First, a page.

Adequate sleep plays a critical role in maintaining one’s health.
Yet, 42 percent of military personnel are getting less than five hours of sleep per night according to researchers at Madigan Army Medical Center in Tacoma, Wash. This particular study revealed various sleep disorders among active duty military members including sleep apnea, insomnia, and behaviorally induced insufficient sleep syndrome. Behaviorally induced insufficient sleep syndrome means personnel routinely do not get enough sleep each night.
Among the study group, half of the 85 percent who had deployed did so with at least two sleeping disorders. Researchers also reported that individuals with post traumatic disorder syndrome were more than twice as likely to suffer from insomnia, and those with chronic pain almost 50 percent more likely to experience insomnia.
These statistics are alarming. Sleep is necessary not only for good health, but for overall well-being and maximal functioning according to William Kohler, MD, director of the Florida Sleep Institute in Spring Hill, Fla. Lack of sleep can result in poor performance and impaired judgment. Sleep is also crucial in sustaining the mental capacity needed for successful training on and off the battlefield. Simple tasks such as driving and communicating can be impaired by lack of regular sleep (seven to eight hours every 24 hours.)
In addition, inadequate sleep or short sleep is associated with weight gain, obesity, diabetes, and cardiovascular disease according to researchers at the Perelman School of Medicine at the University of Pennsylvania. Researchers found that what you eat may also play a role in how much you sleep. The new study revealed that short sleepers (five to six hours per night) consume the most calories followed by normal sleepers (seven to eight hours), but normal sleepers consumed a greater variety of foods. Consuming a variety of foods is one indicator of a healthy diet. For the first time researchers showed that certain nutrients may influence sleep patterns.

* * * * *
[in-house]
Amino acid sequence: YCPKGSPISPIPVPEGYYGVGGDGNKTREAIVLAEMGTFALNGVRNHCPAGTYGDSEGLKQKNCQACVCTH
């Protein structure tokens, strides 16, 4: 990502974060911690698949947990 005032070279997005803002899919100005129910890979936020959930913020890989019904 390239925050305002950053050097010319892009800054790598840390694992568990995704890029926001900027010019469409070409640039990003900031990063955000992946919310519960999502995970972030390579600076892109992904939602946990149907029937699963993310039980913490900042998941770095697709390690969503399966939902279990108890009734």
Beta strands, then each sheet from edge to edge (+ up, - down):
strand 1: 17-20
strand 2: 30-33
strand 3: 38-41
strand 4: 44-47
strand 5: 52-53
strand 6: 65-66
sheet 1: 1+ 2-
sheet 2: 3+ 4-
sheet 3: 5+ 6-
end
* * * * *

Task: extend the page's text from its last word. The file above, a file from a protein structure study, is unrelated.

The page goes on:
Signs of insufficient sleep in Soldiers include:
• Difficulty staying awake while driving, during guard duty, or mission breaks
• Difficulty understanding or tracking information
• Attention lapses
• Irritability and decreased initiative
Tips for developing good sleep habits for Soldiers include:
• Sleep seven to eight hours every 24 hours
• Do not consume caffeine within six hours of bedtime
• Do not exercise three hours before bedtime
• Establish an evening routine of winding down 30-60 minutes before bedtime. Stop using electronics.
• Empty your bladder before going to bed.
• Sleep in a safe, quiet place, use soft foam earplugs or a fan to block sounds and a sleep mask to block light.
• Wake up at the same time every day.
• See your healthcare provider if sleep problems persist.
For more information on sleep visit the United States Army Public Health Command Web site at http://phc.amedd.army.mil/topics/healthyliving/sleep/Pages/BestSleepHabits.aspx.